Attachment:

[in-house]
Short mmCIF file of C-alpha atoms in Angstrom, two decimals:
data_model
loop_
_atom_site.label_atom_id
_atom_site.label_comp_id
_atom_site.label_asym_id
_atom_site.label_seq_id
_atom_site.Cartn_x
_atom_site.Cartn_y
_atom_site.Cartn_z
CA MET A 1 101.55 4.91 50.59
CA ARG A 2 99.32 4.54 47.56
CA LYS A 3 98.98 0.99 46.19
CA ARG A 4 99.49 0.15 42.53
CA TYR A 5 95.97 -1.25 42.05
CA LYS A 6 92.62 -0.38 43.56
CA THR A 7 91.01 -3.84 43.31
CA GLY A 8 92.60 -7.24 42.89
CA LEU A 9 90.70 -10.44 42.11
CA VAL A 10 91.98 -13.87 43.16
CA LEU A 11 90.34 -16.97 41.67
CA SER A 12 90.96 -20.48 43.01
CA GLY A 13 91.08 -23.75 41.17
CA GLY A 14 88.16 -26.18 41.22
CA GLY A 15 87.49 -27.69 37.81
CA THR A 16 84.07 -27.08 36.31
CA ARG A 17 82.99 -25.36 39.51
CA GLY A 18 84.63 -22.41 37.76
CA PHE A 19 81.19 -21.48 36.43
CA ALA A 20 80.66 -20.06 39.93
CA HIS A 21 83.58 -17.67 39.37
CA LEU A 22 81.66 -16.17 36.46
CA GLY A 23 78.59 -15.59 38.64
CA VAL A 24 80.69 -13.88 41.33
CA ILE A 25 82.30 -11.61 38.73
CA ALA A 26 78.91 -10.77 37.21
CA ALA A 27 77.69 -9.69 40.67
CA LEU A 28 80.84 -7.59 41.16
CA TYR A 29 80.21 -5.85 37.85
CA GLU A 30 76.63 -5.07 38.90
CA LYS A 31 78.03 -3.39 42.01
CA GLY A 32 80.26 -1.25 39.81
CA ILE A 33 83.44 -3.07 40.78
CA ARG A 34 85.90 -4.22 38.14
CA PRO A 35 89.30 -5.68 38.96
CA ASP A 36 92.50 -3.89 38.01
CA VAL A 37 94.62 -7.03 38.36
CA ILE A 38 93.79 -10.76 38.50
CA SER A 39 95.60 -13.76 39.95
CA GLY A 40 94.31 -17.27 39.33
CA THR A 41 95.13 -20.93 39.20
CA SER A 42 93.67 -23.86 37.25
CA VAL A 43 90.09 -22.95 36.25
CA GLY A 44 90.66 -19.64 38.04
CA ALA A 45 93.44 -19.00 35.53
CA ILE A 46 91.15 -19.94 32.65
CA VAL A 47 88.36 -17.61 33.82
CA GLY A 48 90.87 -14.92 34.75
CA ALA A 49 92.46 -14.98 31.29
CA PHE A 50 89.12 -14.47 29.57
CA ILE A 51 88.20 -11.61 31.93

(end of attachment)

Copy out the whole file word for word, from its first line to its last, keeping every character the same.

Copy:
[in-house]
Short mmCIF file of C-alpha atoms in Angstrom, two decimals:
data_model
loop_
_atom_site.label_atom_id
_atom_site.label_comp_id
_atom_site.label_asym_id
_atom_site.label_seq_id
_atom_site.Cartn_x
_atom_site.Cartn_y
_atom_site.Cartn_z
CA MET A 1 101.55 4.91 50.59
CA ARG A 2 99.32 4.54 47.56
CA LYS A 3 98.98 0.99 46.19
CA ARG A 4 99.49 0.15 42.53
CA TYR A 5 95.97 -1.25 42.05
CA LYS A 6 92.62 -0.38 43.56
CA THR A 7 91.01 -3.84 43.31
CA GLY A 8 92.60 -7.24 42.89
CA LEU A 9 90.70 -10.44 42.11
CA VAL A 10 91.98 -13.87 43.16
CA LEU A 11 90.34 -16.97 41.67
CA SER A 12 90.96 -20.48 43.01
CA GLY A 13 91.08 -23.75 41.17
CA GLY A 14 88.16 -26.18 41.22
CA GLY A 15 87.49 -27.69 37.81
CA THR A 16 84.07 -27.08 36.31
CA ARG A 17 82.99 -25.36 39.51
CA GLY A 18 84.63 -22.41 37.76
CA PHE A 19 81.19 -21.48 36.43
CA ALA A 20 80.66 -20.06 39.93
CA HIS A 21 83.58 -17.67 39.37
CA LEU A 22 81.66 -16.17 36.46
CA GLY A 23 78.59 -15.59 38.64
CA VAL A 24 80.69 -13.88 41.33
CA ILE A 25 82.30 -11.61 38.73
CA ALA A 26 78.91 -10.77 37.21
CA ALA A 27 77.69 -9.69 40.67
CA LEU A 28 80.84 -7.59 41.16
CA TYR A 29 80.21 -5.85 37.85
CA GLU A 30 76.63 -5.07 38.90
CA LYS A 31 78.03 -3.39 42.01
CA GLY A 32 80.26 -1.25 39.81
CA ILE A 33 83.44 -3.07 40.78
CA ARG A 34 85.90 -4.22 38.14
CA PRO A 35 89.30 -5.68 38.96
CA ASP A 36 92.50 -3.89 38.01
CA VAL A 37 94.62 -7.03 38.36
CA ILE A 38 93.79 -10.76 38.50
CA SER A 39 95.60 -13.76 39.95
CA GLY A 40 94.31 -17.27 39.33
CA THR A 41 95.13 -20.93 39.20
CA SER A 42 93.67 -23.86 37.25
CA VAL A 43 90.09 -22.95 36.25
CA GLY A 44 90.66 -19.64 38.04
CA ALA A 45 93.44 -19.00 35.53
CA ILE A 46 91.15 -19.94 32.65
CA VAL A 47 88.36 -17.61 33.82
CA GLY A 48 90.87 -14.92 34.75
CA ALA A 49 92.46 -14.98 31.29
CA PHE A 50 89.12 -14.47 29.57
CA ILE A 51 88.20 -11.61 31.93